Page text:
Mark Graban once wrote that

I’ve heard Toyota people say you want to eliminate the hundreds of LITTLE repetitive decisions so that the person involved can focus on the FEW major decisions with a fresh mind that’s not fatigued from constant decision making.

You may not want to go to Pozen’s extremes — you may want to have more options in the morning than Cheerios or Life cereal — but it’s worth thinking about what you can do to reduce choice, routinize what can be routinized, and free yourself up to make complex decisions.

Hacking Work

Monday, November 15th, 2010

Stop doing stupid stuff because that’s the way it’s always been done. Stop using crappy tools because that’s what the company offers. Stop following inane rules because that’s the policy.

Over at AMEX Open Forum, Matt May brought the concept of “hacking work” to my attention. He interviewed Bill Jensen (author of Hacking Work) about this idea — because let’s face it: in a lousy economy where people feel lucky just to have a paycheck, breaking corporate rules doesn’t seem like the smartest thing to do.

Jensen explains that

overall, the design of work sucks, and a lot of stupid rules persist. The tools we use in life have leapfrogged over the ones we use at work. What available for people to do their work is out of sync with what they really need to do their best. . . . People are being asked to do their work with a massive anchor wrapped around their leg. In today’s economy, that anchor—the corporate-centered design of work—is making it really hard for everyone to keep their jobs, let alone do their best work.

Jensen provides two examples of hacking that illustrate his idea:

we know of one manager couldn’t get her customer-focused project approved, even though the senior team declared customer focus as a strategic priority. So she secretly videotaped customer complaints (that her project would address) and posted them on YouTube. The public outcry was so huge that the senior team quickly reversed their decision, not only approving her project, but they actually increased her budget.

Or take the trainer that told all her trainees that she knew her mandatory courses “sucked” due to circumstances beyond her control—several years of zero funding—so she sent everyone to free online courses outside of the company, tested them on what they learned, and validated their certificates in courses they never attended.

Jensen is passionate about hacking. He believes that it’s practically a moral imperative for the engaged employee to try to improve his or her work. Doing stupid stuff and following pointless rules is a soul-sucking waste of time and energy.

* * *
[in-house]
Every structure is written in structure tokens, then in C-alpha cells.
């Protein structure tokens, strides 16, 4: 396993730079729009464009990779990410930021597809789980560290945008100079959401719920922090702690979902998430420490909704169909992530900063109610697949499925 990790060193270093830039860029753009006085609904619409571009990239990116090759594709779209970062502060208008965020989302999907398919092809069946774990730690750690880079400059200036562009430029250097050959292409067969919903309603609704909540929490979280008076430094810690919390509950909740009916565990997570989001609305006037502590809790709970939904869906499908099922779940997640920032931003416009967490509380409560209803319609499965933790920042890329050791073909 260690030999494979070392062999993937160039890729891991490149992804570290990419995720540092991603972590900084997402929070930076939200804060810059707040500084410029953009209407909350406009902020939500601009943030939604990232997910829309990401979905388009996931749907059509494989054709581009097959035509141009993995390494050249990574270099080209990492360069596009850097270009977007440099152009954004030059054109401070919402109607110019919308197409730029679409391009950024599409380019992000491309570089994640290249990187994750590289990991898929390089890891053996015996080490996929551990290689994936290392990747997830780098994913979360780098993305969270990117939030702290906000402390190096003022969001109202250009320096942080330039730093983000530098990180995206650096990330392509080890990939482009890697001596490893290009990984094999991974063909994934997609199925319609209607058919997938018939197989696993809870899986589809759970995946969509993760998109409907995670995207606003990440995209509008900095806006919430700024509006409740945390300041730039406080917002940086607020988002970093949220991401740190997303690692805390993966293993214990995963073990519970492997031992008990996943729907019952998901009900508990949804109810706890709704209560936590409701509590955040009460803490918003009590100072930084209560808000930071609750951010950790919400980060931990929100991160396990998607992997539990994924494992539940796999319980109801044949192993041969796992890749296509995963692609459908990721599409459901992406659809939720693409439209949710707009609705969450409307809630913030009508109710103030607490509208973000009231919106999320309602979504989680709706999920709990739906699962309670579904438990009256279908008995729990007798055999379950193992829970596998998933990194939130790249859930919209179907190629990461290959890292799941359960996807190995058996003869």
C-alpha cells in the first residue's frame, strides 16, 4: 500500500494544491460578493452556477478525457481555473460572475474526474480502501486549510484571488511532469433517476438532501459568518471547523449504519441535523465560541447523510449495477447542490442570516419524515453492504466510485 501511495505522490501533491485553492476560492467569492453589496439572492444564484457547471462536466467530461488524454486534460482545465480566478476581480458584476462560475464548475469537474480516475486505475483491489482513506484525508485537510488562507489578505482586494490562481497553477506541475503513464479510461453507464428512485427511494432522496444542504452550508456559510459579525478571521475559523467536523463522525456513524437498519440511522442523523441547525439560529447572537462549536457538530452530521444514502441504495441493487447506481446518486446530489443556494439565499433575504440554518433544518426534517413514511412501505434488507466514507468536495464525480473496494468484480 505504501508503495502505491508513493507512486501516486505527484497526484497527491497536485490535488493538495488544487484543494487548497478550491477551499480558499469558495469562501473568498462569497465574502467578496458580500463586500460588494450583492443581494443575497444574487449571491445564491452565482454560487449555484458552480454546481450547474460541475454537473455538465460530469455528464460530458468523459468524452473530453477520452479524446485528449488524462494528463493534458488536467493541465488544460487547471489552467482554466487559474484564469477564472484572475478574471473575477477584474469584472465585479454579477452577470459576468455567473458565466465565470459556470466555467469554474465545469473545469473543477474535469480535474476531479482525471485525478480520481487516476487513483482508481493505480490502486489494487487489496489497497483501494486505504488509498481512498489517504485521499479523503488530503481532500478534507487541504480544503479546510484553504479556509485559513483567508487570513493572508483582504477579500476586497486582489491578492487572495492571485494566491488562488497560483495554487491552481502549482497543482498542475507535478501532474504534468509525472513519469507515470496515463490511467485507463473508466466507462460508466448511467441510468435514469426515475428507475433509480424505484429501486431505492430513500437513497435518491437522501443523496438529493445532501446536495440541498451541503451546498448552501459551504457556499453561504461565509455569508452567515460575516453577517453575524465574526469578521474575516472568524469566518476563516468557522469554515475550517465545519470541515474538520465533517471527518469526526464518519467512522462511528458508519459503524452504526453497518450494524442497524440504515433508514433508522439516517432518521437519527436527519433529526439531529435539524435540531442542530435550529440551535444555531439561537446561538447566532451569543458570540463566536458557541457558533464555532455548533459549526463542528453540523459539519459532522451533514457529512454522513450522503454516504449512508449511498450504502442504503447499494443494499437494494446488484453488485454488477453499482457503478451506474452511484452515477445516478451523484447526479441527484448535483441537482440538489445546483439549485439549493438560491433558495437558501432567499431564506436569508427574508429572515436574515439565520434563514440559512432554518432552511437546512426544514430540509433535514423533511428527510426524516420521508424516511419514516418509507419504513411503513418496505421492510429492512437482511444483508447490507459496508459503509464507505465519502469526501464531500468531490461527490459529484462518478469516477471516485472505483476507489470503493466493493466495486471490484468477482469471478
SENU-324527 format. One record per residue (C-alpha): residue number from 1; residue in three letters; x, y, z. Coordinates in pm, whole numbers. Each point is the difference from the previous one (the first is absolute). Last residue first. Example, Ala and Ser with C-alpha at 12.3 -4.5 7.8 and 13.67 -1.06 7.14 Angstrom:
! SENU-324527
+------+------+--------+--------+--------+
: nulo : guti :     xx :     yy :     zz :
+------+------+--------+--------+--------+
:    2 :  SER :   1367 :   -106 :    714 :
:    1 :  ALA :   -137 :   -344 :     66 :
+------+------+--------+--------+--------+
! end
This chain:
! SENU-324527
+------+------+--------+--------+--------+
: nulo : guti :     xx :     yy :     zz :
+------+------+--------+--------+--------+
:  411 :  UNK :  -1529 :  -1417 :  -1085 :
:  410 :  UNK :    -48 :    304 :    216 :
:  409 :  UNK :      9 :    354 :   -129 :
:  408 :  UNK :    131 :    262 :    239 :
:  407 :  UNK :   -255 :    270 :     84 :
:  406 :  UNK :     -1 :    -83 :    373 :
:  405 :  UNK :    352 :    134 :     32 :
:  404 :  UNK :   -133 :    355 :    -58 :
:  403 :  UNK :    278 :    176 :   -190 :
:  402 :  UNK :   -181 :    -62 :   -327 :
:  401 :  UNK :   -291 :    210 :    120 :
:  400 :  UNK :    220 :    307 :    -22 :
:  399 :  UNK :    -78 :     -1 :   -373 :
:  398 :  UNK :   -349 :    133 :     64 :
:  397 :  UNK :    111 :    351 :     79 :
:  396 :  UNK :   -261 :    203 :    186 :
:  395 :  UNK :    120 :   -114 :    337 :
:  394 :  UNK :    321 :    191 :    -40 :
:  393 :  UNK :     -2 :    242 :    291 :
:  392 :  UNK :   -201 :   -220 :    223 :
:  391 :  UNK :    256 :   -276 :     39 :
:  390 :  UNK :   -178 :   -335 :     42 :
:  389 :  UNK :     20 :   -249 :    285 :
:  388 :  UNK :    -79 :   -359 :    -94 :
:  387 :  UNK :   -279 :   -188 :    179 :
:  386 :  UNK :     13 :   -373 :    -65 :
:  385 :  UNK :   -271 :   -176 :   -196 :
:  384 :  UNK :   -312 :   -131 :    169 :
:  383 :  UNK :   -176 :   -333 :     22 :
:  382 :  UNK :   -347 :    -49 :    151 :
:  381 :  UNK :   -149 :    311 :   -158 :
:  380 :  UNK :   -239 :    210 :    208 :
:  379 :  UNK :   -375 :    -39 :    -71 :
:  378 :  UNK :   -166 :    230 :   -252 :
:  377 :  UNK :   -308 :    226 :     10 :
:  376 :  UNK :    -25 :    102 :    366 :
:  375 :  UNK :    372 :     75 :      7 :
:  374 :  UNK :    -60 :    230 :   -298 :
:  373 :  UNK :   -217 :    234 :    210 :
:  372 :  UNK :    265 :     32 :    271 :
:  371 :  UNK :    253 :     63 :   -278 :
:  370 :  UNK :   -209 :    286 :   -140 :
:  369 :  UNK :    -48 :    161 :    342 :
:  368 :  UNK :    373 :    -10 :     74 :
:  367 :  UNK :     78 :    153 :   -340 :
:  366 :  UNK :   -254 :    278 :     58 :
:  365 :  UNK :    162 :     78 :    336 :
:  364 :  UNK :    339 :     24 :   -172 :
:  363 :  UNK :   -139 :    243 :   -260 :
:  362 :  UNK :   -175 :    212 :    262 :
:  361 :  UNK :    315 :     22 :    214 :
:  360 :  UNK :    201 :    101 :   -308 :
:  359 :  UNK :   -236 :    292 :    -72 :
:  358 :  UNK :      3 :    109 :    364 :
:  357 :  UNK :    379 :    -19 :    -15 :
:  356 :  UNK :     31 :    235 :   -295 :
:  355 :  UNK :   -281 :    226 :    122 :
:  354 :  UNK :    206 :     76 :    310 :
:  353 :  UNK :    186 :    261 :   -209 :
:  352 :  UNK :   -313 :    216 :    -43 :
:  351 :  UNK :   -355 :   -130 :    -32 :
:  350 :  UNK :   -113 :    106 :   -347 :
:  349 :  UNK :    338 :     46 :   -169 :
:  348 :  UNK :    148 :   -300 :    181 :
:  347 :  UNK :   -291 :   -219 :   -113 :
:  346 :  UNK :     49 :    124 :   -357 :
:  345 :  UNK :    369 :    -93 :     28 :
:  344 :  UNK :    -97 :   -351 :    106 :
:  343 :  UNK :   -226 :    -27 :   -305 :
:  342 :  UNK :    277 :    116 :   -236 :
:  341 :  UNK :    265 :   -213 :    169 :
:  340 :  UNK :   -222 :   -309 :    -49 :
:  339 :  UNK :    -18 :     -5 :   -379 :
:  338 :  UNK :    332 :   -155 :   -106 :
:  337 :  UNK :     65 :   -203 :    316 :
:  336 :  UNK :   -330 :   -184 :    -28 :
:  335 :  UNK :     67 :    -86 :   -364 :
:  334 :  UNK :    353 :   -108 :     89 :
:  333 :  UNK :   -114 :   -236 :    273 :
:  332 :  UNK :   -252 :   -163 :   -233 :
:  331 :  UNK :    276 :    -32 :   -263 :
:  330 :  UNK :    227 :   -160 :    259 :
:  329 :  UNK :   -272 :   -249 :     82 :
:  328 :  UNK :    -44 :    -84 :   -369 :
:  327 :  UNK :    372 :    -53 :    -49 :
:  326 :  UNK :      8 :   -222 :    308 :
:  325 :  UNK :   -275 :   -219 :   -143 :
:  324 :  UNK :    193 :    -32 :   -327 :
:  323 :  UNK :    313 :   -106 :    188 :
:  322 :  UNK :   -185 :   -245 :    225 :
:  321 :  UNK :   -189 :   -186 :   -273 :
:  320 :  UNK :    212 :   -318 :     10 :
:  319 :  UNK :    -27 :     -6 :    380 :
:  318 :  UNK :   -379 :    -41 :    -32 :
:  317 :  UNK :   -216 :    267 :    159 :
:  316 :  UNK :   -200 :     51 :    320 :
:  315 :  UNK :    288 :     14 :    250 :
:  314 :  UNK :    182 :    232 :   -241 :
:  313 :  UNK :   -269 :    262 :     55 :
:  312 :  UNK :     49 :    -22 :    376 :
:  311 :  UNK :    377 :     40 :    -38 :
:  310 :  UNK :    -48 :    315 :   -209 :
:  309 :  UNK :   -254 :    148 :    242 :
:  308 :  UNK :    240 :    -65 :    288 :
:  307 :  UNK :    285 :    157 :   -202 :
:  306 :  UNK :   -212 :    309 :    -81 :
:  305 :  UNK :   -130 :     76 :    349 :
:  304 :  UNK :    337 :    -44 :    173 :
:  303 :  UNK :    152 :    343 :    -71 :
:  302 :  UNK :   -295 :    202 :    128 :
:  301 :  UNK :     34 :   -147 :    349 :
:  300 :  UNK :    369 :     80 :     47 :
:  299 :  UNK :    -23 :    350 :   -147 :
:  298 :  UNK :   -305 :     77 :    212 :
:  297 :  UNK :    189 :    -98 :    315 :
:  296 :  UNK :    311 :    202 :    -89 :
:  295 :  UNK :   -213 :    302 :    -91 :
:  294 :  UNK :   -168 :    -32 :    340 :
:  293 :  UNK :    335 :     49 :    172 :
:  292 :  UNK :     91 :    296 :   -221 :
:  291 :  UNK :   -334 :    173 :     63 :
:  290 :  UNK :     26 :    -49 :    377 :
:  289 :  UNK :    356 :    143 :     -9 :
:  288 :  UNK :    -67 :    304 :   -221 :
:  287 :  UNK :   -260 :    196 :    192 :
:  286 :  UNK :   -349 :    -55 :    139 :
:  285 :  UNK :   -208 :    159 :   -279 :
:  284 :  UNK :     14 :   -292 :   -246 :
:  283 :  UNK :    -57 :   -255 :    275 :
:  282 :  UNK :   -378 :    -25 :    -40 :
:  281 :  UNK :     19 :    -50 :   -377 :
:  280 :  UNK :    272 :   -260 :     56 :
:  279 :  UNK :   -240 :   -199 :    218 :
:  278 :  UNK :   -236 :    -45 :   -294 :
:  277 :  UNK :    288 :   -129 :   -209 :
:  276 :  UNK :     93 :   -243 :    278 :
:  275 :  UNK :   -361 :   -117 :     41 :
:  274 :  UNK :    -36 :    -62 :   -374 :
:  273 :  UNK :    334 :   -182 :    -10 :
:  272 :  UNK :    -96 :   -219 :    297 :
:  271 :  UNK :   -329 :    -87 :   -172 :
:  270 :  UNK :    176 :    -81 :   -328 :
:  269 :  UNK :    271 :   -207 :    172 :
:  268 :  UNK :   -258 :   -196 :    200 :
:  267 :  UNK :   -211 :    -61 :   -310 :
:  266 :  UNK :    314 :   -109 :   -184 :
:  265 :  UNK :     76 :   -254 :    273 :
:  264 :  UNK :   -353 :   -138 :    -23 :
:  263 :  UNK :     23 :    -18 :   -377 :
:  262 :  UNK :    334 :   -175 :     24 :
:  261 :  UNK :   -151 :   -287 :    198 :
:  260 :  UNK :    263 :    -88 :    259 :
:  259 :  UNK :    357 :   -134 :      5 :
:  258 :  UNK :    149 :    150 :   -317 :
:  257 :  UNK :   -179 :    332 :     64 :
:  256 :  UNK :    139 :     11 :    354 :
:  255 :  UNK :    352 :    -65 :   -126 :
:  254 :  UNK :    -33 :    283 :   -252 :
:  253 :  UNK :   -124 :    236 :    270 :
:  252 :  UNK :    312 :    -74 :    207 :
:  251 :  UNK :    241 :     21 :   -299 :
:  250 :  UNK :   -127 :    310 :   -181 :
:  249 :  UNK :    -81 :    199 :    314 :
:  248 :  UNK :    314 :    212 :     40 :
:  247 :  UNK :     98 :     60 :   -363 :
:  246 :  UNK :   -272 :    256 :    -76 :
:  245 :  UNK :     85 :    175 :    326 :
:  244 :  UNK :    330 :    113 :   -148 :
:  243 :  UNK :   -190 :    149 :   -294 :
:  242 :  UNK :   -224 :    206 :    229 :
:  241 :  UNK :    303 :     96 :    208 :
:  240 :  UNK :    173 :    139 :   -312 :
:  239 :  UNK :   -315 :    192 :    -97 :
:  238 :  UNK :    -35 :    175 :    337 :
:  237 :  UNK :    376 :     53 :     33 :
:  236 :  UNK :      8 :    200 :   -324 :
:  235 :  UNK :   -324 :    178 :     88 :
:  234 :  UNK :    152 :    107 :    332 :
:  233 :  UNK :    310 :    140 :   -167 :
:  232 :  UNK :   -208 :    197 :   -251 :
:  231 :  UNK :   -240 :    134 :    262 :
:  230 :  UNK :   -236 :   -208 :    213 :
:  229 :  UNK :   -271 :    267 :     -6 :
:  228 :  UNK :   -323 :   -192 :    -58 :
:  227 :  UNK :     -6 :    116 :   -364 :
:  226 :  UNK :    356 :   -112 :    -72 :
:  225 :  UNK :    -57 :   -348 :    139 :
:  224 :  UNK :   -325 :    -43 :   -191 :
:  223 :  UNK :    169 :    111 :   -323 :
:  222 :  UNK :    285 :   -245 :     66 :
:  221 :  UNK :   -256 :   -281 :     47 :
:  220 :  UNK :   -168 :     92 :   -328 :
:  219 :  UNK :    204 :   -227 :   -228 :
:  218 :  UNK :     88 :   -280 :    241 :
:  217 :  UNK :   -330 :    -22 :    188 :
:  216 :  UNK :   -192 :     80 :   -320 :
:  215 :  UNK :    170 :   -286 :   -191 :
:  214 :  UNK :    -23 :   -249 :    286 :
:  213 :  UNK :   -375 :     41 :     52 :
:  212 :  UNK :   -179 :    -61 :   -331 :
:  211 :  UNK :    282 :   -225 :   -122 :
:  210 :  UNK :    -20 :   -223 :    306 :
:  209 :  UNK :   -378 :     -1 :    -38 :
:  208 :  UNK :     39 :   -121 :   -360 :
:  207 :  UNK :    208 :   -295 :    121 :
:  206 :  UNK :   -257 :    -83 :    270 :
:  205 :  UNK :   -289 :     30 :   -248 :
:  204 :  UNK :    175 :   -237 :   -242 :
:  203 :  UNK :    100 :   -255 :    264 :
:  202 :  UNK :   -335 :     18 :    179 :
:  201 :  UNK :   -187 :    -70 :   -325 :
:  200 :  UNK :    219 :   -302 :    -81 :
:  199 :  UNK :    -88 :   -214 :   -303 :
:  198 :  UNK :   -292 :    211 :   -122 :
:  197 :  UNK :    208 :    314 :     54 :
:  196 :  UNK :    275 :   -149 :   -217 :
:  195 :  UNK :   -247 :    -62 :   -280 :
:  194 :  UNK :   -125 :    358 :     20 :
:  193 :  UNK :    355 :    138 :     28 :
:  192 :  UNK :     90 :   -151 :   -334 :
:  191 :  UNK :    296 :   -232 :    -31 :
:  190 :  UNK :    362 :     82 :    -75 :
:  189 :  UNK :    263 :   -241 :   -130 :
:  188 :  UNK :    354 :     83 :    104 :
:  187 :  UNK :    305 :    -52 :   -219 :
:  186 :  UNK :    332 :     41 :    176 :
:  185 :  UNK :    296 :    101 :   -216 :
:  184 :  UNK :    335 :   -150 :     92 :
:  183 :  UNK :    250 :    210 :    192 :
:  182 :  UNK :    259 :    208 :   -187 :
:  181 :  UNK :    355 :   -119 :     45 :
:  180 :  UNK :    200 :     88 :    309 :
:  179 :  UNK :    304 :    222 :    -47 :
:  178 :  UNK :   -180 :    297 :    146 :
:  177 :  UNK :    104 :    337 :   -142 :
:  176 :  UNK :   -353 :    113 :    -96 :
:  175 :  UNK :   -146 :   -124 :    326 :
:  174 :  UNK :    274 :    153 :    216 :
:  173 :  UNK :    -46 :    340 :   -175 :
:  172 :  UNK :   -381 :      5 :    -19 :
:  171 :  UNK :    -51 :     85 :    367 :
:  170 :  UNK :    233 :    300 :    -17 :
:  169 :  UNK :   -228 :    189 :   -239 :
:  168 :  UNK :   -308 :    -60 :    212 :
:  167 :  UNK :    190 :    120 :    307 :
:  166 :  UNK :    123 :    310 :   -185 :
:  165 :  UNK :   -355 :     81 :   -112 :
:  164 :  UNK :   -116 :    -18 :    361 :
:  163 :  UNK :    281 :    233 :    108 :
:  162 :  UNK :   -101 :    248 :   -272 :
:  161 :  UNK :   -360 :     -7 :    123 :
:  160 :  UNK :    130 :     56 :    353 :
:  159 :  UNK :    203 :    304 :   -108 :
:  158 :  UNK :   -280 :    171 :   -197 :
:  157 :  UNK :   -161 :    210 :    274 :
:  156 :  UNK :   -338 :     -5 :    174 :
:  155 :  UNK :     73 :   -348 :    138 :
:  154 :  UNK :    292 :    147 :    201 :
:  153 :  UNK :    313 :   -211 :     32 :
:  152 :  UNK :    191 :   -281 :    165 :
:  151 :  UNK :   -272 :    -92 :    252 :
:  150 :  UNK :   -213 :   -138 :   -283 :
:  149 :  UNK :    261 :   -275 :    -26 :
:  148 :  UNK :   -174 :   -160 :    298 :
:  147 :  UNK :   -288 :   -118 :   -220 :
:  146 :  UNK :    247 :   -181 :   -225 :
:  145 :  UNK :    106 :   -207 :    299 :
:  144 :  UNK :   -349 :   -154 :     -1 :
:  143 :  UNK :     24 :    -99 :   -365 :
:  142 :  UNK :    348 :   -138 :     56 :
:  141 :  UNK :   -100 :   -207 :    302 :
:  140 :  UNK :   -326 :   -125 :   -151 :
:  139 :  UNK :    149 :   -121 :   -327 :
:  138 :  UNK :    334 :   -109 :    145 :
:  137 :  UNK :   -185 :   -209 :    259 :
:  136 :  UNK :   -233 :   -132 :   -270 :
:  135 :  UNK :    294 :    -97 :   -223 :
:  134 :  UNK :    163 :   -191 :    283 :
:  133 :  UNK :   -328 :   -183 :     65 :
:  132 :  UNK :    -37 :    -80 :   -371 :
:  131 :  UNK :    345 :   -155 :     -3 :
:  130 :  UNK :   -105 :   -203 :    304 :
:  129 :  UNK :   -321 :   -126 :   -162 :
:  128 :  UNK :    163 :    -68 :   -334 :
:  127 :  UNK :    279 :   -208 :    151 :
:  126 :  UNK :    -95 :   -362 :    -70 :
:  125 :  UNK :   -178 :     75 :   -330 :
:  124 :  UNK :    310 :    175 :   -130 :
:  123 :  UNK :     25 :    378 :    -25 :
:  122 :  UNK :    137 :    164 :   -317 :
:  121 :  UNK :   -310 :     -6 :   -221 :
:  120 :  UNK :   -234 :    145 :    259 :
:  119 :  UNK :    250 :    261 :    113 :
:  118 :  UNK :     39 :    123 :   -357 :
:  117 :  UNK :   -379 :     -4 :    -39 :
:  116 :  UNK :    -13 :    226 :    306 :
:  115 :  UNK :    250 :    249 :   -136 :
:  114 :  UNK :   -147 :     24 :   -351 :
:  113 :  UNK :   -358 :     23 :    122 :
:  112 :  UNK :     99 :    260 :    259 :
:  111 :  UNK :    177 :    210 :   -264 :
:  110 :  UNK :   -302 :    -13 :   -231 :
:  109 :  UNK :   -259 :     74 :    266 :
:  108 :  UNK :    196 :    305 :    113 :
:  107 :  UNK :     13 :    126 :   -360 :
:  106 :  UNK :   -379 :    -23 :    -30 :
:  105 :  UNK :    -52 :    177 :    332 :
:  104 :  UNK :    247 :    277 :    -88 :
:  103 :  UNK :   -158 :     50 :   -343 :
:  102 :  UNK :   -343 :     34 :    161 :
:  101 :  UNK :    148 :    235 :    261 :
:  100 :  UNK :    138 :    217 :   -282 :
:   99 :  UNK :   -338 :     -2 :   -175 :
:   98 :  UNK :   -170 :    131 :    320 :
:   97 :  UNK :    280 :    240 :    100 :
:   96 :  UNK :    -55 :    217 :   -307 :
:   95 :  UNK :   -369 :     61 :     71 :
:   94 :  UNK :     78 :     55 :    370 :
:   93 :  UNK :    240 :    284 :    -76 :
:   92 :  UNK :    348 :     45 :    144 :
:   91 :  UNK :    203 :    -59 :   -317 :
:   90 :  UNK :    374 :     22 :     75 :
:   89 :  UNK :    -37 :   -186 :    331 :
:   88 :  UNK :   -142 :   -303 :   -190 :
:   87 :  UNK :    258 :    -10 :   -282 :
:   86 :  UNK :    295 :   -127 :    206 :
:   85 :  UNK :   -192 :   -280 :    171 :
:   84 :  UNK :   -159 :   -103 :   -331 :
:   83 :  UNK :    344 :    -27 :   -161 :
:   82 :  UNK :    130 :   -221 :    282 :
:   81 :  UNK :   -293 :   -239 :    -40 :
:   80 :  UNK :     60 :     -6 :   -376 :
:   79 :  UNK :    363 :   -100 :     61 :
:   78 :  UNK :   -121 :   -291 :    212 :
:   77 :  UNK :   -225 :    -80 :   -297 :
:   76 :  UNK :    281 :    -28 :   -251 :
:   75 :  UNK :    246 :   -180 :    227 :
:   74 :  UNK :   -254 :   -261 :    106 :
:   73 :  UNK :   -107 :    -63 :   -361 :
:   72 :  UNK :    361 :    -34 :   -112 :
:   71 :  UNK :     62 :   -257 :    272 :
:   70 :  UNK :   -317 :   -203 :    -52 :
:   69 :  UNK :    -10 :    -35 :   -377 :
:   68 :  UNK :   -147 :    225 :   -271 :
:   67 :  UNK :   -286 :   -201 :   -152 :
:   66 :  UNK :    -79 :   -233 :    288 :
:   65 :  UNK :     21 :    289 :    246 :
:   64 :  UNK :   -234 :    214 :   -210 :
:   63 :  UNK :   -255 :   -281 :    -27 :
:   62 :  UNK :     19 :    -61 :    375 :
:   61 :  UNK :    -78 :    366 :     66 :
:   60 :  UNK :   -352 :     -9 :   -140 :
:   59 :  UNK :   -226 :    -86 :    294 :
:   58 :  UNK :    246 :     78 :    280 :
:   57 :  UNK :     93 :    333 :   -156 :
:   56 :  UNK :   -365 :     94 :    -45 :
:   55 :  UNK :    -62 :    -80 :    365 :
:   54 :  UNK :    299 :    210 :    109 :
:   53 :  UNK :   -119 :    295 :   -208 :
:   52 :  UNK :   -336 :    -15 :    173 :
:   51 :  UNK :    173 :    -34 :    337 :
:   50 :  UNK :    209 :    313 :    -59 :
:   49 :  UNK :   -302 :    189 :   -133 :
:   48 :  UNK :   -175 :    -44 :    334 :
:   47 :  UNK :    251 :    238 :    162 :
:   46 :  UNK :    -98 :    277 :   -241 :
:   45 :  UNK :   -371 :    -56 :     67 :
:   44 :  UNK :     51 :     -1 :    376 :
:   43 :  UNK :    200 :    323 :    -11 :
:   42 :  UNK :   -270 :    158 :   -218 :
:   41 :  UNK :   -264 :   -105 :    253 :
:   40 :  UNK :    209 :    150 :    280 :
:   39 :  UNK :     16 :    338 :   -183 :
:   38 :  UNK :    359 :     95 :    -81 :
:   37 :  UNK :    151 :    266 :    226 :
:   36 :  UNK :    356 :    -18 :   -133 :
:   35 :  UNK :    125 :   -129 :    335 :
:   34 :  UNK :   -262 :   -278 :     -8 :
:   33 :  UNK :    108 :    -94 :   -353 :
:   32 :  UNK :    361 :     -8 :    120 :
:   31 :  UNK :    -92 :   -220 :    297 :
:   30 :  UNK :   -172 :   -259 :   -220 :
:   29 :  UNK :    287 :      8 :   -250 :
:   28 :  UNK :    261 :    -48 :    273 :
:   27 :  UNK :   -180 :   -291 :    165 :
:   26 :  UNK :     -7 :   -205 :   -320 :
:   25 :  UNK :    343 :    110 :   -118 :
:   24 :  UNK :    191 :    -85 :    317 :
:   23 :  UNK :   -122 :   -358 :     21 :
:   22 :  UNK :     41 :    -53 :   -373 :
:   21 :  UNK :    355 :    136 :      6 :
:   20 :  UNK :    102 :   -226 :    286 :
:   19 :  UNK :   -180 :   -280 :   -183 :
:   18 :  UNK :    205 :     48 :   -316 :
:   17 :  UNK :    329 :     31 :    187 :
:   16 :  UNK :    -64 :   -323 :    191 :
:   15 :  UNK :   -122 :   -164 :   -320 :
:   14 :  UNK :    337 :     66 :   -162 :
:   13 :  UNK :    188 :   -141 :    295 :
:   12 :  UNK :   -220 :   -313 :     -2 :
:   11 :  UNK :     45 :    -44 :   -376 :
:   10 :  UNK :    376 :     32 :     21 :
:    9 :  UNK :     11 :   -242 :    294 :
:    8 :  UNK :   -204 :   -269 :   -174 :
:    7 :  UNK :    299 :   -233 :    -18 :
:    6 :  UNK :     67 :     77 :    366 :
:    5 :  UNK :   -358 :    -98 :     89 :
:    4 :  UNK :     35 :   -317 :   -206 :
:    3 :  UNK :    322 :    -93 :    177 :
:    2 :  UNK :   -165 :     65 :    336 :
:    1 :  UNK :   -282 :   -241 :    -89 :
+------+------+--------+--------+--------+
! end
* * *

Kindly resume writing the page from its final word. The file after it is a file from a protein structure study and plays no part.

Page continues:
A few months ago, I started an online “community A3” project to figure out how to eliminate the waste of crappy meetings. One of the participants figured out that their team (like groups in most companies) had their meetings on a “push” basis: they scheduled meetings with a certain frequency and followed that schedule regardless of need. They shifted to a “pull” mode — meetings were only held when needed to solve customer problems — and reduced their collective meeting burden by 1/3. It wasn’t the “way things are done here,” but they freed up 56 hours per month to actually solve problems.

Matt points out that the hacker spirit is really another way to describe the mindset at Toyota, where people are constantly trying to find ways to banish waste and unnecessary work. So whether you call it “hacking work,” or “A3 thinking,” or “kaizen,” the point is to stop doing stupid stuff so that you can do great work.

“A wealth of information creates a paucity of attention.”

Monday, November 8th, 2010

Tachi Yamada, the president of the Gates Foundation’s Global Health Program, mentioned last year how important it is to be 100% present when you’re with someone:

I don’t have a mobile phone turned on because I’m talking to you. I don’t want the outside world to impinge on the conversation we’re having. I don’t carry a BlackBerry. I do my e-mails regularly, but I do it when I have the time on a computer. I don’t want to be sitting here thinking that I’ve got an e-mail message coming here and I’d better look at that while I’m talking to you. Every moment counts, and that moment is lost if you’re not in that moment 100 percent.